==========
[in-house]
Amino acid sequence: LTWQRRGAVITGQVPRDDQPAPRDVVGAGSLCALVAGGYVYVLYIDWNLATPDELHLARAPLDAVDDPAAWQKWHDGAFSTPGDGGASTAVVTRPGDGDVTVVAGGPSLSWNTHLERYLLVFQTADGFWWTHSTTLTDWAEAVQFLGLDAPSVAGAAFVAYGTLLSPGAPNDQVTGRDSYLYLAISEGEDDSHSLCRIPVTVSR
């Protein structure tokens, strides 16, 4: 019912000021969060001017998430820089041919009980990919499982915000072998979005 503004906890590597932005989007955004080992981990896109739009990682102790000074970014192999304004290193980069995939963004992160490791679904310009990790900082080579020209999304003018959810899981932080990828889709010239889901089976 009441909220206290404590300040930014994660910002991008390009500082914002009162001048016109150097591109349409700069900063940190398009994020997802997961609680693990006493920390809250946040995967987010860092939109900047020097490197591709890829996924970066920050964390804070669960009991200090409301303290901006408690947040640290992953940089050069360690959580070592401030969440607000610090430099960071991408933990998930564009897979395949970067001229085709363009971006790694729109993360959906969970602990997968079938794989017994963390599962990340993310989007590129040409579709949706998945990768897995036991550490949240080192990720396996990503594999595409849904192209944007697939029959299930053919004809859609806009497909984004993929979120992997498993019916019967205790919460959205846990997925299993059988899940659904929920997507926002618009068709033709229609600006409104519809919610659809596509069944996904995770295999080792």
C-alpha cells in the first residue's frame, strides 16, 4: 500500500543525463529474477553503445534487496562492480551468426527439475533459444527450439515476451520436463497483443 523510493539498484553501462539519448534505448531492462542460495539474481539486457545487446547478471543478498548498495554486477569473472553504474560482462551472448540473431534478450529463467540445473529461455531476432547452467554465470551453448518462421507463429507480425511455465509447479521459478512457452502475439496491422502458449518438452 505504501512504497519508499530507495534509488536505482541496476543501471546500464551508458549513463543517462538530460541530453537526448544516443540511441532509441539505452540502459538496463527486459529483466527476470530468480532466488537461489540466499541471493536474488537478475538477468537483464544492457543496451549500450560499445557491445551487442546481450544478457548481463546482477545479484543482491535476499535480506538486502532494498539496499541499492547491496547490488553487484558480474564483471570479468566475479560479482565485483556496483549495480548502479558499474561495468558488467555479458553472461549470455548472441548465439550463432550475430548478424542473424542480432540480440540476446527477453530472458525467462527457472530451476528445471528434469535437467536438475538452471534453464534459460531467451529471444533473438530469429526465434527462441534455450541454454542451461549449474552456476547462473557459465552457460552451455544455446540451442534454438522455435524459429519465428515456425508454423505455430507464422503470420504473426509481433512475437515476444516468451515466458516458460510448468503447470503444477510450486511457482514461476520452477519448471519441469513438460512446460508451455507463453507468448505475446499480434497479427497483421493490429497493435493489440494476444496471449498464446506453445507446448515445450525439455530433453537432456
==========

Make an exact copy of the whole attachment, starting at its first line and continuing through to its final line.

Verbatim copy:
[in-house]
Amino acid sequence: LTWQRRGAVITGQVPRDDQPAPRDVVGAGSLCALVAGGYVYVLYIDWNLATPDELHLARAPLDAVDDPAAWQKWHDGAFSTPGDGGASTAVVTRPGDGDVTVVAGGPSLSWNTHLERYLLVFQTADGFWWTHSTTLTDWAEAVQFLGLDAPSVAGAAFVAYGTLLSPGAPNDQVTGRDSYLYLAISEGEDDSHSLCRIPVTVSR
């Protein structure tokens, strides 16, 4: 019912000021969060001017998430820089041919009980990919499982915000072998979005 503004906890590597932005989007955004080992981990896109739009990682102790000074970014192999304004290193980069995939963004992160490791679904310009990790900082080579020209999304003018959810899981932080990828889709010239889901089976 009441909220206290404590300040930014994660910002991008390009500082914002009162001048016109150097591109349409700069900063940190398009994020997802997961609680693990006493920390809250946040995967987010860092939109900047020097490197591709890829996924970066920050964390804070669960009991200090409301303290901006408690947040640290992953940089050069360690959580070592401030969440607000610090430099960071991408933990998930564009897979395949970067001229085709363009971006790694729109993360959906969970602990997968079938794989017994963390599962990340993310989007590129040409579709949706998945990768897995036991550490949240080192990720396996990503594999595409849904192209944007697939029959299930053919004809859609806009497909984004993929979120992997498993019916019967205790919460959205846990997925299993059988899940659904929920997507926002618009068709033709229609600006409104519809919610659809596509069944996904995770295999080792």
C-alpha cells in the first residue's frame, strides 16, 4: 500500500543525463529474477553503445534487496562492480551468426527439475533459444527450439515476451520436463497483443 523510493539498484553501462539519448534505448531492462542460495539474481539486457545487446547478471543478498548498495554486477569473472553504474560482462551472448540473431534478450529463467540445473529461455531476432547452467554465470551453448518462421507463429507480425511455465509447479521459478512457452502475439496491422502458449518438452 505504501512504497519508499530507495534509488536505482541496476543501471546500464551508458549513463543517462538530460541530453537526448544516443540511441532509441539505452540502459538496463527486459529483466527476470530468480532466488537461489540466499541471493536474488537478475538477468537483464544492457543496451549500450560499445557491445551487442546481450544478457548481463546482477545479484543482491535476499535480506538486502532494498539496499541499492547491496547490488553487484558480474564483471570479468566475479560479482565485483556496483549495480548502479558499474561495468558488467555479458553472461549470455548472441548465439550463432550475430548478424542473424542480432540480440540476446527477453530472458525467462527457472530451476528445471528434469535437467536438475538452471534453464534459460531467451529471444533473438530469429526465434527462441534455450541454454542451461549449474552456476547462473557459465552457460552451455544455446540451442534454438522455435524459429519465428515456425508454423505455430507464422503470420504473426509481433512475437515476444516468451515466458516458460510448468503447470503444477510450486511457482514461476520452477519448471519441469513438460512446460508451455507463453507468448505475446499480434497479427497483421493490429497493435493489440494476444496471449498464446506453445507446448515445450525439455530433453537432456